EPC: It just speaks for itself in my mind. That image can evoke without having to say what I felt about it. Because if you think about the words, you’re going to have to think about this woman, who is with this child who is just…I wanted to transmit the images just as they were, as much as I could, because I don’t know when you’re going to Egypt. I don’t know when other people are going to Egypt. I wanted to just write the things that touched me. You know, I couldn’t obviously see everything, but I wanted to see what I saw, see it purely, and write it purely, as much as I could. And that was just a really neat thing; you can drive for hours without seeing anything that fascinates you so much. You’re overwhelmed from seeing difference, difference, difference, and all of a sudden you see something that just evokes. And it probably could feel the same way here in the United States. Strip mall, strip mall, strip mall, and then you see something that’s amazing.

AK: That’s so true. I can definitely see how you can do that in this poem, where it’s almost as if you said anything more about it, it could maybe take away from the significance of it, whereas in the other poem about the juice stand vendor (“Blue Eyes”), the poem is so much about your feeling and your wanting to connect:

Blue Eyes

The blue-eyed juice shop clerk in Ibrahimia
in a futbol jersey working the cane
a trill in his voice colored by a Czech strain
looked deep into my blue for just one moment
until the liquid joy of blue
had drank its fill and was simply the
first eyes like mine i had seen in the
Muslim-scarved turbulent markets

I turned and sipped my first asab juice
sweet green froth, eying the match
listening to the banter between he and the old cashier
with the olive and maroon tokens in his wooden desk

I put down my mug onto the ceramic counter
and headed back into the mercantile tide
like a blustering snow of people

Yet I was warmed by the presence of a pub bartender
vending sugar cane instead of beer
welcoming transience instead of bored permanence
He mopped his counter and rinsed his glasses
and adjusted the telly—
and yet his cracked and tempered Arabic
spoke of decades I could only fathom if there were time to stare
time to ask
–but his language was hooved and whipped to a trot
His ice eyes sublimated into jamming the rods of cane into the Goliath of a juicer, pouring the ice-cooled drink from a metal tureen, and he shaved the the cane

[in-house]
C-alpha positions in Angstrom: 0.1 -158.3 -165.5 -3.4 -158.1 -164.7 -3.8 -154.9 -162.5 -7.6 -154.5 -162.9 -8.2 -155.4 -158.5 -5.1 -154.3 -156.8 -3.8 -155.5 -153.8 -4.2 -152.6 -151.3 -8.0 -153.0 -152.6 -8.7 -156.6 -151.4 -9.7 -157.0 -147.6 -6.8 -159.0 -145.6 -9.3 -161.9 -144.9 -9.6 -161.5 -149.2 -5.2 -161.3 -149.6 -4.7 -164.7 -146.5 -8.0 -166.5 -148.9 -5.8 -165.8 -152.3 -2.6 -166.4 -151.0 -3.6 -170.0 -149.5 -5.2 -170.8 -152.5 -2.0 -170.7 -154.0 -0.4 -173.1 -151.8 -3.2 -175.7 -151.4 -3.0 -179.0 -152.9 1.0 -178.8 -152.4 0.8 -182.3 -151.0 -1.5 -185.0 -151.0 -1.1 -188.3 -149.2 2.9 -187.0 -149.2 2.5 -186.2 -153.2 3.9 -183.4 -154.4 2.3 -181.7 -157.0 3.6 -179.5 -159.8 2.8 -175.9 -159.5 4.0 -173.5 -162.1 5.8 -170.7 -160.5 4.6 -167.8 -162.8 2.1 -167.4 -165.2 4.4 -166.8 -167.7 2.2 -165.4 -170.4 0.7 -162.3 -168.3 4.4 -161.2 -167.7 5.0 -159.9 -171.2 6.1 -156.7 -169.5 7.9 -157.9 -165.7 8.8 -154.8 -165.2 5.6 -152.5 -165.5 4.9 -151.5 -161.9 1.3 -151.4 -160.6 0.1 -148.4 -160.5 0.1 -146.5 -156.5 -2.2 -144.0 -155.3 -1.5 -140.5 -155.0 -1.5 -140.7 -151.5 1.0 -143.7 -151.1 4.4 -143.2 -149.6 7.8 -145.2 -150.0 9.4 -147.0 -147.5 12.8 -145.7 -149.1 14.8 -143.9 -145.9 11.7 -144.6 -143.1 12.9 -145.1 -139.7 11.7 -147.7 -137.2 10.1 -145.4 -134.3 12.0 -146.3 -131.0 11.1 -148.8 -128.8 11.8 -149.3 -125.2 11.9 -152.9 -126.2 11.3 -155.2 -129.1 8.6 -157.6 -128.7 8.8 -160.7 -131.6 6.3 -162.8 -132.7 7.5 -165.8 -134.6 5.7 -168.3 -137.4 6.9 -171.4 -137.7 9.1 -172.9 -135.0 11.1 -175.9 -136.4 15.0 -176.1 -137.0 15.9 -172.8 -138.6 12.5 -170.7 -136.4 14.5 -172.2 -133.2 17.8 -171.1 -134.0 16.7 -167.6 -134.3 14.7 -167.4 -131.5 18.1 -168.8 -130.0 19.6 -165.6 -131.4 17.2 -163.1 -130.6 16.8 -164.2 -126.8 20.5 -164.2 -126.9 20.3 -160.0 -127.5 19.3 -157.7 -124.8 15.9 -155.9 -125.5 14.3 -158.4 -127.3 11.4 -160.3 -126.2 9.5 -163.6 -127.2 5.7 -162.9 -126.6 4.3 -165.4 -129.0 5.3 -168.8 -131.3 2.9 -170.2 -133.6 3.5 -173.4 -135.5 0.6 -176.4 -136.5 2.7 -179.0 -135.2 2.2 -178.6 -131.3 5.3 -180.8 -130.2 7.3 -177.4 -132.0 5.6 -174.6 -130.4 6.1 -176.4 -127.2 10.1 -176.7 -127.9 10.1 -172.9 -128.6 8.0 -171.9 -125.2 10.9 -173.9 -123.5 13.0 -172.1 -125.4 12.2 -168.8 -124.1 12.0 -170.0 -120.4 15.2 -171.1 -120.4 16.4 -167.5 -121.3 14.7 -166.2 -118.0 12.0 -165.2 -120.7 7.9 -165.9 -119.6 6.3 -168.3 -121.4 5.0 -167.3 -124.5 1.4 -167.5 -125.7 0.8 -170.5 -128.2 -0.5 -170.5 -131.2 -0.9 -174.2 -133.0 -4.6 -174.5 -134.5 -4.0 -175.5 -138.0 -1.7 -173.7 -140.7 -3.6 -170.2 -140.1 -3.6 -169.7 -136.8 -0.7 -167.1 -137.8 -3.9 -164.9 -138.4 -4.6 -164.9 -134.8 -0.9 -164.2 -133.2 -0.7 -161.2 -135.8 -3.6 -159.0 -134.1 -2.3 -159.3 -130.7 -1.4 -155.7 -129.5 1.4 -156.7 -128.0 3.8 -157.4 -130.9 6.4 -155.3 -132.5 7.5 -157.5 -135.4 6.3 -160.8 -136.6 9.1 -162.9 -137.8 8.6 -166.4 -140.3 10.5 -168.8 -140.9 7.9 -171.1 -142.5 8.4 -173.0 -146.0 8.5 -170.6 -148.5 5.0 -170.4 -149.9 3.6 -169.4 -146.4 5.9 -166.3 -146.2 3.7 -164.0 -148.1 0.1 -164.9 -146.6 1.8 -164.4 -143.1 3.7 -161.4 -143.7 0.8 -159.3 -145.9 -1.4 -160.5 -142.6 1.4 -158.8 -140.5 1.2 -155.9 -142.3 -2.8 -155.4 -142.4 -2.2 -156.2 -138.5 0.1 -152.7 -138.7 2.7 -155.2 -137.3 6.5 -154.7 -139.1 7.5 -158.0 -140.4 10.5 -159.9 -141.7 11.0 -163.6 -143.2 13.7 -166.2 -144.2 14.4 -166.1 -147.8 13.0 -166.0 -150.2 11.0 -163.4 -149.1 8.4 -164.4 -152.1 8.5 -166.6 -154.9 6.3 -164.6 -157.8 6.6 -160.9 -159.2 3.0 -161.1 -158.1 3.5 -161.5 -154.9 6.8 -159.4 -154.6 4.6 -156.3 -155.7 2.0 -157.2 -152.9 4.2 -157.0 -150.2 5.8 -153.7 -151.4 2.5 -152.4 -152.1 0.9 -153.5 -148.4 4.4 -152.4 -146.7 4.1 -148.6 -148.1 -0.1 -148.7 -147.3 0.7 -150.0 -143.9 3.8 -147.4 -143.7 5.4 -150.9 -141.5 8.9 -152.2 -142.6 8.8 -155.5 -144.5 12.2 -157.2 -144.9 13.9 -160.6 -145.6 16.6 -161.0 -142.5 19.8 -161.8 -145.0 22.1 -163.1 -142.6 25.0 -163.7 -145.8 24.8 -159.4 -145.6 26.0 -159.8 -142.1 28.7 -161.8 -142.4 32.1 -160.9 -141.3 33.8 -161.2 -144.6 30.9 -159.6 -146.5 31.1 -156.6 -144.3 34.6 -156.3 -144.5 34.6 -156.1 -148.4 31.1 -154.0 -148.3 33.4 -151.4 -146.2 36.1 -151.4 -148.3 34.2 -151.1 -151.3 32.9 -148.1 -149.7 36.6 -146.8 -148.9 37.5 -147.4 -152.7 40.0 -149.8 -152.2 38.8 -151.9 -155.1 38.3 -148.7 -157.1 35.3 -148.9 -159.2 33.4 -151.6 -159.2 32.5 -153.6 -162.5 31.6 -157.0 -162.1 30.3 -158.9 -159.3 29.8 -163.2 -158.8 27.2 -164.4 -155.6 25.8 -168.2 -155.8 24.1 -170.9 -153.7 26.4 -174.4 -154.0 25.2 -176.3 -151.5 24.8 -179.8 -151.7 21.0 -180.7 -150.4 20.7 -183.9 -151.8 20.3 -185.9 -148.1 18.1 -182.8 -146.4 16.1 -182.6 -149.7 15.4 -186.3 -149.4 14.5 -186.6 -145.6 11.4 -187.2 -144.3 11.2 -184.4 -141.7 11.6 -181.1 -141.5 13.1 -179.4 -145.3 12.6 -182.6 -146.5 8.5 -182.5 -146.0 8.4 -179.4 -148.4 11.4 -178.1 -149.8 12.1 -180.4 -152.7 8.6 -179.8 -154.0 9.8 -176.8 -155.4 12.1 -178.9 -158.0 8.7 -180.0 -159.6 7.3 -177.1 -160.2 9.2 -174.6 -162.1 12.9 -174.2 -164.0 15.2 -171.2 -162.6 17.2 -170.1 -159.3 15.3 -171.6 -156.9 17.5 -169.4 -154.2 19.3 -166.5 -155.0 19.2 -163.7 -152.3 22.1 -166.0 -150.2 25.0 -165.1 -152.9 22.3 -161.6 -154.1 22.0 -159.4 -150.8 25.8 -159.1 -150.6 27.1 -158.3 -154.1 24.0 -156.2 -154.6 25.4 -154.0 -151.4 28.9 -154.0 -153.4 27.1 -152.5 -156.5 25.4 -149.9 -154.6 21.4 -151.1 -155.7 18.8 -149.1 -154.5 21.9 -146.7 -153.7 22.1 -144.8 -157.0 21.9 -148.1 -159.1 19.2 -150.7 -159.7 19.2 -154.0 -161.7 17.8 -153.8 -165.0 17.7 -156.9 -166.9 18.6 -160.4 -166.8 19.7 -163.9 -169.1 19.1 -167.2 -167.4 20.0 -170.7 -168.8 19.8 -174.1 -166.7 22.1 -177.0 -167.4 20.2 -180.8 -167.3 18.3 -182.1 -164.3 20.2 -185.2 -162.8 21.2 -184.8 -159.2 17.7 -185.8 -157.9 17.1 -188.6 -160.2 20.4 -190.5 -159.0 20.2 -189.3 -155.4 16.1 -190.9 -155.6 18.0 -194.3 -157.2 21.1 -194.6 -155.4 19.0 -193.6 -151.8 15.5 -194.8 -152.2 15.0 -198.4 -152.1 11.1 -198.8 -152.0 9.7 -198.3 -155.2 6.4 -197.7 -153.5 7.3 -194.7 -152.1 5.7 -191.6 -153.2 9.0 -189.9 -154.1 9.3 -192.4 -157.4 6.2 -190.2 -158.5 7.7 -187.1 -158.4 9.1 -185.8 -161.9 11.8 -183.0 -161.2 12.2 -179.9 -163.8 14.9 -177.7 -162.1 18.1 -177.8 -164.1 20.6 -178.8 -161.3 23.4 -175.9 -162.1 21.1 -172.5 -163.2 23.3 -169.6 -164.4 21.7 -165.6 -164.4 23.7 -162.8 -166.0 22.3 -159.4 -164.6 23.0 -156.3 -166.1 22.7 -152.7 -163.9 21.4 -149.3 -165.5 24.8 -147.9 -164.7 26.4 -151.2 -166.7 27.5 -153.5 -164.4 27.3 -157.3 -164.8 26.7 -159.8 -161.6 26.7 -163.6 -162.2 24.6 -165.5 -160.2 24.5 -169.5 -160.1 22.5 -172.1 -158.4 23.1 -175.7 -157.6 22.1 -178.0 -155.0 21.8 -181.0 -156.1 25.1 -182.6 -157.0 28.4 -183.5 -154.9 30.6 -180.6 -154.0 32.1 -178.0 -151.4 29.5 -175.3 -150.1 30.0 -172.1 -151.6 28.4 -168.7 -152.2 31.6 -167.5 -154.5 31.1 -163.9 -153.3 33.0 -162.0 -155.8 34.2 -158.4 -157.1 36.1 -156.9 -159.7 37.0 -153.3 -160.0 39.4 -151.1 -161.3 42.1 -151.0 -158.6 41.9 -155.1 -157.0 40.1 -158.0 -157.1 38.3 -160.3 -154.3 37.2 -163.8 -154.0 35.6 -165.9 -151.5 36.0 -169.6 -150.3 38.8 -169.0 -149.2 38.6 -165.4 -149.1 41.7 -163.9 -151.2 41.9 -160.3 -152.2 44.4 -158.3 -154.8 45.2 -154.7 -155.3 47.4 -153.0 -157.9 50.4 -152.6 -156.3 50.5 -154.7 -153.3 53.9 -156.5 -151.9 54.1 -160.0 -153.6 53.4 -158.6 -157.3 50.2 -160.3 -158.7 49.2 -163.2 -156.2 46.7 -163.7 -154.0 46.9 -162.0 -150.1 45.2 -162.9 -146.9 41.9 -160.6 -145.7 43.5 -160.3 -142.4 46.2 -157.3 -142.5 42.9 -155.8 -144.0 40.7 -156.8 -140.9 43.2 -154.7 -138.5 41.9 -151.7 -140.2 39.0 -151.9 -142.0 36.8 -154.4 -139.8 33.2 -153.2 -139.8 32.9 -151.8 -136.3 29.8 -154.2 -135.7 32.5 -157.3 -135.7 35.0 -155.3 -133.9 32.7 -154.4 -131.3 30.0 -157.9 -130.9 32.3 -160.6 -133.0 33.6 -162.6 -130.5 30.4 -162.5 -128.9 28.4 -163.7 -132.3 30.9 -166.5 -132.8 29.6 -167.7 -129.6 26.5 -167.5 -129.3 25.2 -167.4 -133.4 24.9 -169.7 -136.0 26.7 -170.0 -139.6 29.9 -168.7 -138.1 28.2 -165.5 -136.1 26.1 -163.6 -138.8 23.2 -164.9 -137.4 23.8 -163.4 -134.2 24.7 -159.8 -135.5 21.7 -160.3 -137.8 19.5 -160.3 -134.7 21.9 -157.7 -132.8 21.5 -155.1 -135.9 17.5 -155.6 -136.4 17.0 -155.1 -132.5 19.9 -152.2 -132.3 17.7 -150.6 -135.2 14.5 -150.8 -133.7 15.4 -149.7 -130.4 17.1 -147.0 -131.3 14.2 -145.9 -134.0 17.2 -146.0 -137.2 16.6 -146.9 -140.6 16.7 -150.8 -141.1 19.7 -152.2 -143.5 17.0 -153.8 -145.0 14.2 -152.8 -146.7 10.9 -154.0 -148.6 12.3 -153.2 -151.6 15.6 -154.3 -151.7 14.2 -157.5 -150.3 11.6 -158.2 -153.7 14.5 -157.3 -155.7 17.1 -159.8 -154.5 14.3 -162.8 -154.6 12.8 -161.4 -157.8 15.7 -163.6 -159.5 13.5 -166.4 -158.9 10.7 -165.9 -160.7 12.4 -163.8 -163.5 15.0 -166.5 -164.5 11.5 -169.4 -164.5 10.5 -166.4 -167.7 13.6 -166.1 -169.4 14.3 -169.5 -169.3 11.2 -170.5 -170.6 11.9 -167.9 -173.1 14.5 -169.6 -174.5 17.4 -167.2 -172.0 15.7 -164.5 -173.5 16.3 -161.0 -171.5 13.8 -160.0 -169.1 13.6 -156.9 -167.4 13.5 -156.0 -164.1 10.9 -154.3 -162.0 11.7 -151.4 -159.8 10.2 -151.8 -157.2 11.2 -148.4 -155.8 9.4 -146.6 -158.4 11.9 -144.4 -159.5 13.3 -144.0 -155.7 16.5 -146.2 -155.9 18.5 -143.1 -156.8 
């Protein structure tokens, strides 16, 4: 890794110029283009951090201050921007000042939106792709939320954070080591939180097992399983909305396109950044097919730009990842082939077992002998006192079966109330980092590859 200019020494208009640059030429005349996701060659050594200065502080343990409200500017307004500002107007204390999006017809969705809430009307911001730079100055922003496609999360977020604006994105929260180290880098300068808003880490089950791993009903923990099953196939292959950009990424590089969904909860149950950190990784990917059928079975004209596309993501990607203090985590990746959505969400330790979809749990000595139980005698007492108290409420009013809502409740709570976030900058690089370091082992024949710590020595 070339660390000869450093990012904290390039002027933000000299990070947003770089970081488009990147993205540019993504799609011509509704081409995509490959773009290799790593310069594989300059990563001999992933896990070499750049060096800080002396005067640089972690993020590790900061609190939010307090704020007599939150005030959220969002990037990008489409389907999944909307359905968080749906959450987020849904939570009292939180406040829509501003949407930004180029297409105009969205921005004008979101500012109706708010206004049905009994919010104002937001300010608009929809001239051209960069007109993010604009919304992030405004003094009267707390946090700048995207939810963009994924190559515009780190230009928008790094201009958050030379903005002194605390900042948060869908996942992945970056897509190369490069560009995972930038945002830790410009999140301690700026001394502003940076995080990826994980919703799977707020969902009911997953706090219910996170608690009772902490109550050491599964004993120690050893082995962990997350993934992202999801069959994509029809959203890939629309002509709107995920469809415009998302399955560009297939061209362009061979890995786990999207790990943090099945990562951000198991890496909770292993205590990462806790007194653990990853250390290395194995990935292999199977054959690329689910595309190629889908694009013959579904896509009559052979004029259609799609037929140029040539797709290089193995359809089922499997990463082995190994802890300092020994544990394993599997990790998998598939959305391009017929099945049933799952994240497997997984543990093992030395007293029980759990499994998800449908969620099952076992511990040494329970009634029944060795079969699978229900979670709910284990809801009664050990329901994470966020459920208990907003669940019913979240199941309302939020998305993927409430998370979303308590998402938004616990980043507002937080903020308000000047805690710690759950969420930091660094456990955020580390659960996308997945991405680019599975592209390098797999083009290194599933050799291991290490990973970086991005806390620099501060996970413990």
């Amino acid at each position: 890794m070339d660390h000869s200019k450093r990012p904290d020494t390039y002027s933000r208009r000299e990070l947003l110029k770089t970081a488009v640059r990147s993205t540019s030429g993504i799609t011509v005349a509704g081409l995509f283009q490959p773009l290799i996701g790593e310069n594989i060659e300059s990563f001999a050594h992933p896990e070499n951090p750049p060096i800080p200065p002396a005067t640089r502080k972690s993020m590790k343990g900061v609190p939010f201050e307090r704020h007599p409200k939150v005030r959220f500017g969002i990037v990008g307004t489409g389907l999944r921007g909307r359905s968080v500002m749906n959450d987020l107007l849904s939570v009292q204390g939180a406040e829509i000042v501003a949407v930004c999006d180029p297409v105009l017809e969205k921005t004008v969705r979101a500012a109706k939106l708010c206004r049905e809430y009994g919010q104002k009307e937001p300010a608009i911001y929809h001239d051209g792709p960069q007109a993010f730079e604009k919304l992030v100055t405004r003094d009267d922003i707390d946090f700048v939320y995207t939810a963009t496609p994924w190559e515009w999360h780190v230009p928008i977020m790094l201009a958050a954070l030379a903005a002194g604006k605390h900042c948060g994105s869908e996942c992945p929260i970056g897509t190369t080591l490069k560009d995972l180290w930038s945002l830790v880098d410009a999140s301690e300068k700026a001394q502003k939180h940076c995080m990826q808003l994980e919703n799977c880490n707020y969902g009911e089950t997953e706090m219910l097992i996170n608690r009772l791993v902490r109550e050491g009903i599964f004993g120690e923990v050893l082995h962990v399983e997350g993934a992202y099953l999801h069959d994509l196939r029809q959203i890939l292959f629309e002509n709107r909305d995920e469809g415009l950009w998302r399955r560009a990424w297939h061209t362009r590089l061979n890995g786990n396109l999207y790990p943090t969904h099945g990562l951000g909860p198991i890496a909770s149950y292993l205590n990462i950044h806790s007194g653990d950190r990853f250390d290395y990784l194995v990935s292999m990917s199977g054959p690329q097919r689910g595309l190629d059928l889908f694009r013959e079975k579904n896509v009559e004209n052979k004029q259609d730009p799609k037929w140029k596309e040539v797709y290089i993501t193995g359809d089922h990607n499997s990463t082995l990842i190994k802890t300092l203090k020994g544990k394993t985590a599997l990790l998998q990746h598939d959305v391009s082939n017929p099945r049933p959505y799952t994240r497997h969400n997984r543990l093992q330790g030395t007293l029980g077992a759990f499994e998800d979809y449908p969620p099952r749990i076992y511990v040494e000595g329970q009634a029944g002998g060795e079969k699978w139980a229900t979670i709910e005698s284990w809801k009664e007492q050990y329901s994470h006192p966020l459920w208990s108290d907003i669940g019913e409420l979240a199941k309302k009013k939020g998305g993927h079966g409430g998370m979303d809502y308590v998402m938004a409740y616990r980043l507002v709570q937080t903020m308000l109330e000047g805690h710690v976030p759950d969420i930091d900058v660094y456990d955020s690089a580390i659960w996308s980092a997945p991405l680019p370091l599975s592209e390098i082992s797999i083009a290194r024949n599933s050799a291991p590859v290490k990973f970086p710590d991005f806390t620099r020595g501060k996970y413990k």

and mopped the counters
a ferocious sensuality chained behind his simplicity,
His little space seemed too cramped
I was a little fly on a horse’s buttock,
irritating him in his stall, so i blew out of there
carrying his blue eyes like a refreshing

AK: And I love this one, because, one, I have blue eyes also, and I could really imagine being in a place where you’re really different from other people, and that connecting opportunity is something that in itself is so beautiful and necessary and important to write about.

EPC: I can see the place. I can get on the train and ride it and get off of it. And walk down there in my mind and drink the juice. I can imagine the whole walk….I like to be in love. I like to feel intensely. Almost to a fault. And I think in my writing—you bring up when I was connecting, looking for something. It took me a couple of weeks before I had to let go of here and just be there, and I finally had to fall into a rhythm and I started connecting with people, and they have—Nebi Daniel street is one of the oldest streets. It’s a North/South street. It used to be the Street of the Sun, the sun and the moon, I guess, the northern axis or south axis, and they have booksellers there and I made friends with a bookseller and you would tell this guy, Hamdi, tell him what you want, a book that you want and he’ll find it and a week later he’ll have it for you waiting for you. And I thought that was really cool. And I made friends with the people selling newspapers, and I made friends with this coffee shop—a couple of coffee shop people—this Italian coffee shop. It was really weird because there were these two coffee shops. It was a roastery, so it was really the best coffee in the whole city, I swear to you. There are two shops in the shop—two brothers. Literally, they use the same coffee, but they run two shops, and there are no doors in between, and they are both ornate and beautiful. Somebody told me that they had a fight. So, these two places. I would go there and I would sit in the one—and I didn’t smoke for a week while I was there. And I went to one of them and would just sort of sit there and have a cigarette and drink coffee and I would think to myself, you are so bad, just drinking and smoking a cigarette. It wasn’t hard to quit at all. You get this feeling in a foreign country—’I’m going to get some coffee and smoke a cigarette and write,’ and it just feels good, just to be sitting, observing, and just interacting. And they all smoke—the whole country smokes.